Friday, November 21, 2014

Is Utah at Full Employment?

Carrie Mayne, Chief Economist

This is the million-dollar question. With an unemployment rate below four percent, it is a logical question to pose, but not an easy one to answer. Full employment isn’t a specific number but rather an economic concept. When an economy has reached full employment, the only type of unemployment that remains is that which occurs as people move from one job to the next, i.e. frictional unemployment. Under those conditions, no excess supply of labor exists. There are essentially no job seekers experiencing ongoing unemployment due to unsuccessful job searches.
 
Given the evidence available to us, I would conclude that we are very close to being at full employment, and here are my reasons why:
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  1. A large and growing share of unemployment is likely frictional. Two years ago, only 33 percent of the unemployed found a job within 6 weeks. Today, more than 45 percent find jobs within that window of time.
  2. Long-term unemployment is declining. The share of long-term unemployment to the total unemployed has decreased over the last two years from 31 percent to 21.The decreasing presence of long-term unemployment signifies a decline in the excess supply of labor.
  3. Labor force participation is leveling off or declining. After a precipitous, recession-driven decline from a pre-recession average of 72.1 percent to a low of 67.5 percent in November 2011, participation began to finally show signs of recovery. The upward trend continued until March of this year when we again started to see a decline that has continued through summer to now.  Unless this decline is annulled by data revisions in early 2015, we can interpret this downward trend as yet another sign that the labor market may be approaching a saturation point. 
  4. Job growth has leveled off.  Job counts from the employment census (which takes us through the second quarter of 2014) show that job growth has slowed down slightly in 2014. While growth in 2013 was 3.3 percent, current and projected numbers imply 2014 will register close to 3.0 percent. Employers can only add new jobs if there are new workers available to fill those jobs, so the slow down may be due to a lack of labor supply.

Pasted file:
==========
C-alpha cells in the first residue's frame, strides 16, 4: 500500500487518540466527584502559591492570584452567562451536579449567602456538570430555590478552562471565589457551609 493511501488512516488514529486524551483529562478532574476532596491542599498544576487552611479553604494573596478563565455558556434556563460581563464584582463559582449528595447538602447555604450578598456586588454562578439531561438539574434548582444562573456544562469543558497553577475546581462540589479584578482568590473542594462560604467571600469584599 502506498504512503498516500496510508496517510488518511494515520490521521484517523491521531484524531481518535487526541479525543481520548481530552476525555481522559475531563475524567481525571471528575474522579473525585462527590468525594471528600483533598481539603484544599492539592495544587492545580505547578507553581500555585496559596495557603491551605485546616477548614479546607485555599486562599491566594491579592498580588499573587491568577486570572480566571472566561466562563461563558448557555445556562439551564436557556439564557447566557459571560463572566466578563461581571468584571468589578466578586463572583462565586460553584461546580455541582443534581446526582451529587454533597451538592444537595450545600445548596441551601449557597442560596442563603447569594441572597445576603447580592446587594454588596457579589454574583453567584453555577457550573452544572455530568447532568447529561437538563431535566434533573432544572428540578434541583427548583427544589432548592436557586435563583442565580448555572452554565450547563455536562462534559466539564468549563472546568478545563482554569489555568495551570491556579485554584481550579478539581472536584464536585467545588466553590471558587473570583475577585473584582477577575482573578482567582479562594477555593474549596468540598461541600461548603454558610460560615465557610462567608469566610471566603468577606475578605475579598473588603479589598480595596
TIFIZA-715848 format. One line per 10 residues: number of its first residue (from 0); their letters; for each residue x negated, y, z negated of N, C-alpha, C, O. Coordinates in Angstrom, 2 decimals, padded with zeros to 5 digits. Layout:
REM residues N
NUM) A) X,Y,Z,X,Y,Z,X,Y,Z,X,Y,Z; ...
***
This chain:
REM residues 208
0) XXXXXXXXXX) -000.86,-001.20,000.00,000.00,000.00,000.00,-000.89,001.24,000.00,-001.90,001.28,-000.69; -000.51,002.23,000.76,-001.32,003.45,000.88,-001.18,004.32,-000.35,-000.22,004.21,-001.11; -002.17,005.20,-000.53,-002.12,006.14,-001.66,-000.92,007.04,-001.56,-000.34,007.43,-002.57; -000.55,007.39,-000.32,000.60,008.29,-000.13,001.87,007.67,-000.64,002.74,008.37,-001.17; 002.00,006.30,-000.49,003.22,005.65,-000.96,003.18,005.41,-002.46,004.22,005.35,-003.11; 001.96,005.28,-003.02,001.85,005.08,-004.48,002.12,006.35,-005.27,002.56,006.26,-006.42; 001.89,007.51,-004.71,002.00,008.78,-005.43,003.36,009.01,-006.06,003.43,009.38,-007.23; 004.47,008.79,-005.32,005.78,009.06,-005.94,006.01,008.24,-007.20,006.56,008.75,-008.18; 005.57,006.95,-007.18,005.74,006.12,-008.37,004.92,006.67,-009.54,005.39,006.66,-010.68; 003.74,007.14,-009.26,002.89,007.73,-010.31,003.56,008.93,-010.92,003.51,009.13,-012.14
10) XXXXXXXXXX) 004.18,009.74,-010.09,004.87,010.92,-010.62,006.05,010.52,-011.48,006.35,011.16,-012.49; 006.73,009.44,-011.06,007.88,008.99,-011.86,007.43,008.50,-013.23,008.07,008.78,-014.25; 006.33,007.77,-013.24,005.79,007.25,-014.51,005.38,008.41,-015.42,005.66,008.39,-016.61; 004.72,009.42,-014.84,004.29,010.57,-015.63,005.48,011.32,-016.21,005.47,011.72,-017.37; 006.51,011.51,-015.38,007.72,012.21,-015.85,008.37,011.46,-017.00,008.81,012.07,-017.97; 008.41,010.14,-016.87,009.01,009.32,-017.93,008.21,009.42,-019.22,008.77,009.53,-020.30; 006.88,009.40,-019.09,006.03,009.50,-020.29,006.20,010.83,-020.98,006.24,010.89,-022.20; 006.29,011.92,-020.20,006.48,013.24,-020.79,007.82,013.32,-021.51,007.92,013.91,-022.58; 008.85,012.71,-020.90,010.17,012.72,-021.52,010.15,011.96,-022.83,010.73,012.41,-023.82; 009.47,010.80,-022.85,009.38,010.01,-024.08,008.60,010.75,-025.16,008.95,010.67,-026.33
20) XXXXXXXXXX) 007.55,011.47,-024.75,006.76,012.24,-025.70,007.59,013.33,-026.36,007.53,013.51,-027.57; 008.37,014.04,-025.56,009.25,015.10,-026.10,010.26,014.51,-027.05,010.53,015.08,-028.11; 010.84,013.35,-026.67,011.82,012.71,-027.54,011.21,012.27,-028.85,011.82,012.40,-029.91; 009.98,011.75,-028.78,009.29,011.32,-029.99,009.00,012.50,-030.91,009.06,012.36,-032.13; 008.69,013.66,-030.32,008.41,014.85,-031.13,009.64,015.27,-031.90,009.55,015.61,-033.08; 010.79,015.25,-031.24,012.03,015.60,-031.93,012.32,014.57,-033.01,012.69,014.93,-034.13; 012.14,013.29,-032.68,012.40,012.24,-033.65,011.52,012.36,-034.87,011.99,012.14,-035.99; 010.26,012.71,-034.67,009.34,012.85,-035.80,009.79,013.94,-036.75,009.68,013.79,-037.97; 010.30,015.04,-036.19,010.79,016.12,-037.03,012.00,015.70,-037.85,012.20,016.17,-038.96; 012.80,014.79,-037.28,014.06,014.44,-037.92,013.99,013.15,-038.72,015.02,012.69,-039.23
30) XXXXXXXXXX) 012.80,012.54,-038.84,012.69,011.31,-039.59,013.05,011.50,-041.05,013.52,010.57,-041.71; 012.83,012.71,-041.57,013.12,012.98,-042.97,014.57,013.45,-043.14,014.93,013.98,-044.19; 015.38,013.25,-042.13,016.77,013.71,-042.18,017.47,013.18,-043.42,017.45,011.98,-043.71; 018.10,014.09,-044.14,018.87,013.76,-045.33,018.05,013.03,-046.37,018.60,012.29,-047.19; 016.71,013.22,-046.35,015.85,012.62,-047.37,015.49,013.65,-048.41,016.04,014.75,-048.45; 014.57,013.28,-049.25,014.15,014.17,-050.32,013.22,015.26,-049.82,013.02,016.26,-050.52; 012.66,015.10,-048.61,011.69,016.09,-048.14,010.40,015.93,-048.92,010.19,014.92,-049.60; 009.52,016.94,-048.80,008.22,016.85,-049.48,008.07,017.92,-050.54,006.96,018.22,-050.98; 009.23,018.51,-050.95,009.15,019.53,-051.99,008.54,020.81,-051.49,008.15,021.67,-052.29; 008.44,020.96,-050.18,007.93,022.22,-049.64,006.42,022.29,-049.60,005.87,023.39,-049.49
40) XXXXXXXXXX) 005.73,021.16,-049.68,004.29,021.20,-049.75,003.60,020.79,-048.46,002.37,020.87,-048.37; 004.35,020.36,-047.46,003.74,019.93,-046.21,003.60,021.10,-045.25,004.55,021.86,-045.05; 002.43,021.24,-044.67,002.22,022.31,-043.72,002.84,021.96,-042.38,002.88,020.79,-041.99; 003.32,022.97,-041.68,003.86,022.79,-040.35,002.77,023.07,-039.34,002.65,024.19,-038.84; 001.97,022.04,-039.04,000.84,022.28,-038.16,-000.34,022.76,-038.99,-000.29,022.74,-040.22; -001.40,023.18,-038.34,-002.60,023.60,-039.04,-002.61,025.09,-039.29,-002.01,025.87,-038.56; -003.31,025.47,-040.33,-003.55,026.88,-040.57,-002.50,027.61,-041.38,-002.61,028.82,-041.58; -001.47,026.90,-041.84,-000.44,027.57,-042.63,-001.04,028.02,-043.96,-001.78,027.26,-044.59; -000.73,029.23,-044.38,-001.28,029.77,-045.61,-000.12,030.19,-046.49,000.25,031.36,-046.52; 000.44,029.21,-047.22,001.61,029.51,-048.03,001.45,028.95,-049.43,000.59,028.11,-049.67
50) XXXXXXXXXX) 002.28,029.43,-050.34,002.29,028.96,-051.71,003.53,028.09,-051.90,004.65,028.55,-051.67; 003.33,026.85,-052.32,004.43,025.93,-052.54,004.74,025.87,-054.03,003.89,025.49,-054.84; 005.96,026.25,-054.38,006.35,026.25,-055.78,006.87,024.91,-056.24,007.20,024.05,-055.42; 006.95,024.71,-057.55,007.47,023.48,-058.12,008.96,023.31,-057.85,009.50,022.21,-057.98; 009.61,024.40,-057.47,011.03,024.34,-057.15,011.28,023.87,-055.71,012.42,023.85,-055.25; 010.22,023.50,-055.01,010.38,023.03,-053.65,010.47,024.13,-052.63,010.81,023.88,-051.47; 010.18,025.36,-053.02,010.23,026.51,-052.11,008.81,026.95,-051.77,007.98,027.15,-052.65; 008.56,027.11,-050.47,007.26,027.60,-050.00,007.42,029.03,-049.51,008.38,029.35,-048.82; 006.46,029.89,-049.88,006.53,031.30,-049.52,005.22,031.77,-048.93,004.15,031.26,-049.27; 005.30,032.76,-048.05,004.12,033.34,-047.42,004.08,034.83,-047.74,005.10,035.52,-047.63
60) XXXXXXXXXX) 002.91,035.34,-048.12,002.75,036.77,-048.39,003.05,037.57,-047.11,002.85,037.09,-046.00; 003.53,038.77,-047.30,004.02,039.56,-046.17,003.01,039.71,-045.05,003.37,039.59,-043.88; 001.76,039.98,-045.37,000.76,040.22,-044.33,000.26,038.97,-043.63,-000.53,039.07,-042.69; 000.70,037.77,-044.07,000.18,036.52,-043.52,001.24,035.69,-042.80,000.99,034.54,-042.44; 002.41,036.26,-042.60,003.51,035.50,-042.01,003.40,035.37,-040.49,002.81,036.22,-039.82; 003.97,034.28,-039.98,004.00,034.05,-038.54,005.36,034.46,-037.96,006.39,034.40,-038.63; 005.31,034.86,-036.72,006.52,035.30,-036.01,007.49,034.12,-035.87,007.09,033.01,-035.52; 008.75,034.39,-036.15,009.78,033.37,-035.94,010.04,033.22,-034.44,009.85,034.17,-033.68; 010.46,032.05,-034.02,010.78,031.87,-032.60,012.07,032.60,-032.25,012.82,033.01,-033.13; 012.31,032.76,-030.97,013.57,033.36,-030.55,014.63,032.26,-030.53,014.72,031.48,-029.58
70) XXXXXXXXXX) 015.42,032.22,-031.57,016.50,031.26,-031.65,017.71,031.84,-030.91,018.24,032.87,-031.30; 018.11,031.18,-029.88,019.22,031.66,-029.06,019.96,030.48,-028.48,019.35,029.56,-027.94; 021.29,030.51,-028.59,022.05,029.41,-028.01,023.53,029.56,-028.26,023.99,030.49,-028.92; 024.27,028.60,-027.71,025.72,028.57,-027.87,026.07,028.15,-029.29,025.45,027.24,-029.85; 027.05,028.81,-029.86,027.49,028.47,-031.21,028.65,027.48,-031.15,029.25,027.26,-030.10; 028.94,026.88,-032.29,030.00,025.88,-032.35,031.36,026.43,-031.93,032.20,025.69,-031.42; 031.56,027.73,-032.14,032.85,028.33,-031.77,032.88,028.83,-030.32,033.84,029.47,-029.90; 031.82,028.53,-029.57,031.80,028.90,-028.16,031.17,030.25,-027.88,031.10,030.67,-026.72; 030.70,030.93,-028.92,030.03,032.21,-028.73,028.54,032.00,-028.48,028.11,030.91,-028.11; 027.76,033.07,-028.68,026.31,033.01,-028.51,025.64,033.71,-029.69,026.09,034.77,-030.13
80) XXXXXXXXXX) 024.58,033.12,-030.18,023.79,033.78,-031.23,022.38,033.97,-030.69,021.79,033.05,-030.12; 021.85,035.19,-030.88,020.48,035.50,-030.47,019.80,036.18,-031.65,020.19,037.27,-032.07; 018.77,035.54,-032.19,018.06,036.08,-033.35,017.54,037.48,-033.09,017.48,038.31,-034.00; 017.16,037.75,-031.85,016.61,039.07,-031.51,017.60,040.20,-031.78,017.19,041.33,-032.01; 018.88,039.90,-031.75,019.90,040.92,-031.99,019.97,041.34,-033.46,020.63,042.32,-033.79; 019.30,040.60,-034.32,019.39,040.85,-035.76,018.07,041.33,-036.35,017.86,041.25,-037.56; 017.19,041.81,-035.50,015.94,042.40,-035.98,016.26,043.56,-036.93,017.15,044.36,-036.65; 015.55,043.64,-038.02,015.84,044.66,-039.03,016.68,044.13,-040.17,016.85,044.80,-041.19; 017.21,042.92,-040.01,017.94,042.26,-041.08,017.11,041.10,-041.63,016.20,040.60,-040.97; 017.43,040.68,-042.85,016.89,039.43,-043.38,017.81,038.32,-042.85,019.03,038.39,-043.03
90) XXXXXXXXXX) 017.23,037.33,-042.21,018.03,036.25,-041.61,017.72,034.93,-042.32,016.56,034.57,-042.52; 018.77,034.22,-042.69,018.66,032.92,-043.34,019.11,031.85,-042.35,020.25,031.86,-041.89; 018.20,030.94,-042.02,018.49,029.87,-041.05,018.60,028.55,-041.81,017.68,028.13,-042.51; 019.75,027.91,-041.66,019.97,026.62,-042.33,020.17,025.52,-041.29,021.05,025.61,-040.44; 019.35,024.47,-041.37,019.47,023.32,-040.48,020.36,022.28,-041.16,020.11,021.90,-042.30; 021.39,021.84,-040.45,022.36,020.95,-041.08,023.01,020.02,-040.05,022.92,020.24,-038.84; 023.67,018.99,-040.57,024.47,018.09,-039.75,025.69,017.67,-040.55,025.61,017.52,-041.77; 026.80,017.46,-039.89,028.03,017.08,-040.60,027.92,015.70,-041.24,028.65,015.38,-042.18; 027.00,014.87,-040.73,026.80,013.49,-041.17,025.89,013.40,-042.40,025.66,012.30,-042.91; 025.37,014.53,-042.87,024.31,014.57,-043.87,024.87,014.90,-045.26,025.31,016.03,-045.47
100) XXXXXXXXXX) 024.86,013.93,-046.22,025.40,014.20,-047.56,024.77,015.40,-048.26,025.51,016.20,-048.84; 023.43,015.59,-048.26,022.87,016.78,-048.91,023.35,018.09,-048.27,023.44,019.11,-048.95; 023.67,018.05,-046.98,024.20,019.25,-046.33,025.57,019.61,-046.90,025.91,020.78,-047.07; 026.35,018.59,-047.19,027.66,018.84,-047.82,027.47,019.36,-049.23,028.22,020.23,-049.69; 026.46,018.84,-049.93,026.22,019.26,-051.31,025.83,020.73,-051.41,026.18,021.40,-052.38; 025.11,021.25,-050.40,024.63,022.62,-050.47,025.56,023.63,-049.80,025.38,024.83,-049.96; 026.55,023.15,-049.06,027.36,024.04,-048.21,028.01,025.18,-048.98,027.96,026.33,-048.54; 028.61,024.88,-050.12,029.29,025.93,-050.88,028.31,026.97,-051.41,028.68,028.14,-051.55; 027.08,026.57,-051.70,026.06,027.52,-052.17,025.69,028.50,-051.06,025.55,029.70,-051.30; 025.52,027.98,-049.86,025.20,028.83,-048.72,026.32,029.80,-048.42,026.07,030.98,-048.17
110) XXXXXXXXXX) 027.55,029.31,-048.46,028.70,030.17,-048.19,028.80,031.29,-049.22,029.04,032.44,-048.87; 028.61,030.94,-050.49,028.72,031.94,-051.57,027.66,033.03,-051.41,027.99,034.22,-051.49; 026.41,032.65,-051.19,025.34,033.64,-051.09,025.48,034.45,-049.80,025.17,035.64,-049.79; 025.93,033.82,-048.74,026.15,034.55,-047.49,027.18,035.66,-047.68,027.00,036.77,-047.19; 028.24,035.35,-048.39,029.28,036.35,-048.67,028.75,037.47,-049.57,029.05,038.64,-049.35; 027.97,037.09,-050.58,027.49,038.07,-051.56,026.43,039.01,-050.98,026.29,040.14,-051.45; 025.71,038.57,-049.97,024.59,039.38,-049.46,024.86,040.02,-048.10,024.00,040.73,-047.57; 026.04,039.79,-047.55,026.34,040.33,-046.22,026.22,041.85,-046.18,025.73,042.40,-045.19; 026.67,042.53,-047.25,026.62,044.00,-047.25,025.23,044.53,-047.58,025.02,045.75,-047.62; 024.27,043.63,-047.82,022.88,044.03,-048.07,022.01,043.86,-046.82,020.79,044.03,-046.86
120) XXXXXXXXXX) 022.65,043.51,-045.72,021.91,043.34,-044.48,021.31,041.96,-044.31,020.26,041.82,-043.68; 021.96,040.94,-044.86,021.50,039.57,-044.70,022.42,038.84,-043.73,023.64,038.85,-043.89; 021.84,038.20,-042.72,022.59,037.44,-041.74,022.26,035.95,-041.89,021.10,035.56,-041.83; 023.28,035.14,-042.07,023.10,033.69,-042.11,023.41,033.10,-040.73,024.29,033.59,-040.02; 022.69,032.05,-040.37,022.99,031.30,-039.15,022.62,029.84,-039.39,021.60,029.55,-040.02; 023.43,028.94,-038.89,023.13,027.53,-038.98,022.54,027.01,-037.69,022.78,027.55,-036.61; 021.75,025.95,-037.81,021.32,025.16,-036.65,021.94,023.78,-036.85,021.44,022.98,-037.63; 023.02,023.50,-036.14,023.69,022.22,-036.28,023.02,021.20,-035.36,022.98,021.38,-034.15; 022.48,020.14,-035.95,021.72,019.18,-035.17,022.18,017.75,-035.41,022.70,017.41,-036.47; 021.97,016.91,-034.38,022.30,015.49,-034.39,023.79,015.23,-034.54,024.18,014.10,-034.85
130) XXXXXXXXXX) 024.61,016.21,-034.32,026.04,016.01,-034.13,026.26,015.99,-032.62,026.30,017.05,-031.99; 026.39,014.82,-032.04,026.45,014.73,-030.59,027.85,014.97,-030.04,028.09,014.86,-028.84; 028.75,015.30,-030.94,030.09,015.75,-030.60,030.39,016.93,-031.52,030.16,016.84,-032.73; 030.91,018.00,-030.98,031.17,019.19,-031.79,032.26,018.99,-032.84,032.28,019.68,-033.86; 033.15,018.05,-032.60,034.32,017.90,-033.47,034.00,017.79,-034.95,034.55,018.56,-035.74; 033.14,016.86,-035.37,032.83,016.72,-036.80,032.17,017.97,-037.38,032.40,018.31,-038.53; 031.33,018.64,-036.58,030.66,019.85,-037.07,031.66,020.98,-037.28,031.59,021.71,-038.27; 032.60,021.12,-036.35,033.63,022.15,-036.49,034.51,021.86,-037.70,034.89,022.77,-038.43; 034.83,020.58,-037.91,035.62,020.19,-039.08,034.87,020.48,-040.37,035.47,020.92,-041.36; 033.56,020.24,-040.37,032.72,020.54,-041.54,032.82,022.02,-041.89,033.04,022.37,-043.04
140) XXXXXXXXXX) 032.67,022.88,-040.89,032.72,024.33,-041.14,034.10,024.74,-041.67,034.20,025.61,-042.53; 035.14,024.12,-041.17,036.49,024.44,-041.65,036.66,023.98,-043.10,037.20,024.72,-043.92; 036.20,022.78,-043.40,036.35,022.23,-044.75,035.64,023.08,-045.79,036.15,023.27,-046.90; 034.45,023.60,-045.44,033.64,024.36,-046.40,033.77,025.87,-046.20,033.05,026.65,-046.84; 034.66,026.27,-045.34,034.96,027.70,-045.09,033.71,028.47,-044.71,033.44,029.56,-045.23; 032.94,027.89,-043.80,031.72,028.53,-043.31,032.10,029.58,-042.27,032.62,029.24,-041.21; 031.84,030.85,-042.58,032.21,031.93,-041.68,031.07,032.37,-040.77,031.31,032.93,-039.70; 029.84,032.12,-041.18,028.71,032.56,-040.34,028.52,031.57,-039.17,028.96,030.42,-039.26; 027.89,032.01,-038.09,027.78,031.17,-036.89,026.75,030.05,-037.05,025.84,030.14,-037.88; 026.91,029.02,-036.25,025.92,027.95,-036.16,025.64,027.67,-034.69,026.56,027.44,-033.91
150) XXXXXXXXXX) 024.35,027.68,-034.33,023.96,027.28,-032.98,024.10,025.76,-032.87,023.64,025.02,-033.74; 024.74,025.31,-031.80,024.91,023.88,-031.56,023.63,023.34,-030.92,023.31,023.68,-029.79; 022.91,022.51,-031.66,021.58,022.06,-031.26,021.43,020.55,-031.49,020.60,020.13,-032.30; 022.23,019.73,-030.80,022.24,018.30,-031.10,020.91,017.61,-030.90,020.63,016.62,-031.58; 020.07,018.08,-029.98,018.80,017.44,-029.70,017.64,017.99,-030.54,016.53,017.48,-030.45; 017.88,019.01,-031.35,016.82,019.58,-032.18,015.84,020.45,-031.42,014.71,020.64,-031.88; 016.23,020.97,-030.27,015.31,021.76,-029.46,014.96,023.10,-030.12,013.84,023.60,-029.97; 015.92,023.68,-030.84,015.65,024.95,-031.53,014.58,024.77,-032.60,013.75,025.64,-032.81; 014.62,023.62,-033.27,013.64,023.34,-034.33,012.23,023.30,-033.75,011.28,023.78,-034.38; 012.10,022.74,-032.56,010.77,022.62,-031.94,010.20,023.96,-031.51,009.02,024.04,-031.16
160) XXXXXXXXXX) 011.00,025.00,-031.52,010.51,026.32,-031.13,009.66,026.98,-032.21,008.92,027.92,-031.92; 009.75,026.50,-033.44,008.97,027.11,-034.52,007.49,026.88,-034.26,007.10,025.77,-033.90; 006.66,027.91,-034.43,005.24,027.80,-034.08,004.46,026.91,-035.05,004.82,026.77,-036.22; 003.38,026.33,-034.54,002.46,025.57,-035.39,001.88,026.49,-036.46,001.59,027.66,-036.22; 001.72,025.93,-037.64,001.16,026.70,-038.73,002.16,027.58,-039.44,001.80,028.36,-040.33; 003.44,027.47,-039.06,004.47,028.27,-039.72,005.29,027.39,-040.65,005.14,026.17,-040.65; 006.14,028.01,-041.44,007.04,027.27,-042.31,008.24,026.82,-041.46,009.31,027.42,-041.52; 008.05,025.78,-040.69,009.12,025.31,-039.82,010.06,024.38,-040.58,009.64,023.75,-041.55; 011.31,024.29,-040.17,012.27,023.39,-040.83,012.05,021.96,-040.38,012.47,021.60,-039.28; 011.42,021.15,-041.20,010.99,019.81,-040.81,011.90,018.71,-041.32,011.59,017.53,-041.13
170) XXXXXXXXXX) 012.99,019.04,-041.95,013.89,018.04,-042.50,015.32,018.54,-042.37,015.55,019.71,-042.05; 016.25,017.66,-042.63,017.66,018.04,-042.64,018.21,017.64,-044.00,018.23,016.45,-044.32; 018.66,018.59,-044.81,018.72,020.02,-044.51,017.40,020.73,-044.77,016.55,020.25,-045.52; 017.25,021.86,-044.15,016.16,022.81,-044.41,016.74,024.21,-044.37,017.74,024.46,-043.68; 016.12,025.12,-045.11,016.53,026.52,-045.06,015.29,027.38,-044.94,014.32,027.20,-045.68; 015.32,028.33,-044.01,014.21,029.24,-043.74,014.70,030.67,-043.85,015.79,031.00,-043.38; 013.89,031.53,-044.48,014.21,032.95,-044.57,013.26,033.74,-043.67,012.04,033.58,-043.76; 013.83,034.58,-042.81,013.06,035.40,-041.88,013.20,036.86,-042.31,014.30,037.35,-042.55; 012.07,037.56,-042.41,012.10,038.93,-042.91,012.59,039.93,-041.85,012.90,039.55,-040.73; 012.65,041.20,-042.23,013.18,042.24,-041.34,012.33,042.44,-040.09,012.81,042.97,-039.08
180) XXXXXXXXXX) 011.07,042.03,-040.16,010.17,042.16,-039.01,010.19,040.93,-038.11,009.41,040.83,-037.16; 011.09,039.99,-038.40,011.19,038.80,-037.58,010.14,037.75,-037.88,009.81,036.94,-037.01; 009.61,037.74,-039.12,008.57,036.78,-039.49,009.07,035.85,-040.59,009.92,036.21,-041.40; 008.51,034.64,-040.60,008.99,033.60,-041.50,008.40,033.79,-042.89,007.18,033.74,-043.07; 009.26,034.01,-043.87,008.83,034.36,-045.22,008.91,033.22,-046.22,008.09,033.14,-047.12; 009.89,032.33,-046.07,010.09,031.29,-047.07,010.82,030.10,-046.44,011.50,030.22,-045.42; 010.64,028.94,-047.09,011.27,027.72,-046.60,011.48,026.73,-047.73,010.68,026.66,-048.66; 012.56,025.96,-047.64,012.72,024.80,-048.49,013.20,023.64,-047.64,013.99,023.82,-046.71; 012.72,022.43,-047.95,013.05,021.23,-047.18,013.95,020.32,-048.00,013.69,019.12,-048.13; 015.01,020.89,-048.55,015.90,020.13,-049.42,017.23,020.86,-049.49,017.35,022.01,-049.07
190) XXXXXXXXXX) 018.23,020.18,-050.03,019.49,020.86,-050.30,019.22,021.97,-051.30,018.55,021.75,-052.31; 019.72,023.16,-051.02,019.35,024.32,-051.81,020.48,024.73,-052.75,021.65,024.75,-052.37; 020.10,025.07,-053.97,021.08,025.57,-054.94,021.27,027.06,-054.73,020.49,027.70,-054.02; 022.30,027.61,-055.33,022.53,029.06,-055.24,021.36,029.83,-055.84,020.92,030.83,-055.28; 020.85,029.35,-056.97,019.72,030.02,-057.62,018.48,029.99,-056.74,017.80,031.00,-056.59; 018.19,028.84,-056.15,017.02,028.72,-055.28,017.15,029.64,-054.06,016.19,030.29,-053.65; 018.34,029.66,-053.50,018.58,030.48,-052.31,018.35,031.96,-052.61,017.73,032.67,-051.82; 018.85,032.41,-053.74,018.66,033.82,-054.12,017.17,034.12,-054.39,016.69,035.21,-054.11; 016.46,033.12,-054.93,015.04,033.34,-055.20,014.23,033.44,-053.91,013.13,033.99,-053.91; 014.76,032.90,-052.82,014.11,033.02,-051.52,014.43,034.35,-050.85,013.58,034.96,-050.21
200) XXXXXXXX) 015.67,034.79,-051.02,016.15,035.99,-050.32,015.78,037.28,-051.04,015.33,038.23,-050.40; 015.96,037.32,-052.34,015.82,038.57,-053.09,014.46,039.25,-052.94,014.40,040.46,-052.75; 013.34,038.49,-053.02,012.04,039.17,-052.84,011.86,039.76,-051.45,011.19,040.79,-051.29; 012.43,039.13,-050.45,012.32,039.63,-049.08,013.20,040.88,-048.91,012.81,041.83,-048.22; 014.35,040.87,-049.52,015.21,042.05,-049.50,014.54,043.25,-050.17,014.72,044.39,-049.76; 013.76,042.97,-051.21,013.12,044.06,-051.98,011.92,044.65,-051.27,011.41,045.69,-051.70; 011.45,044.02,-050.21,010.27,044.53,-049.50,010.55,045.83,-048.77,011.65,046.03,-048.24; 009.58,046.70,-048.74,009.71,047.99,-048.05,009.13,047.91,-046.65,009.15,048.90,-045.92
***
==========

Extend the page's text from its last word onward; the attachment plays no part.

Essentially, Utah’s economy is showing all the signs of full employment. Except for one. An important one. Wages.



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Typically in a tight labor market when worker availability diminishes, wages increase in response to that scarcity. Utah has experienced this phenomenon as recently as the pre-recession boom. Yet today, when all other signs indicate Utah is operating at full employment, wage growth is remarkably low. Why is this? Wages do tend to lag employment growth, so it could be that the wage response is yet to come on the horizon. An additional explanation may be that workers have yet to realize that market power has shifted in their favor and acted accordingly by requesting pay increases or searching for better-paying positions.

But for the weakness in wage growth, all signs indicate that Utah is indeed approaching full employment. The significance of this milestone for the average Utahn is that the time is right to ask for that raise, apply for that promotion, or search for that next big career move.  

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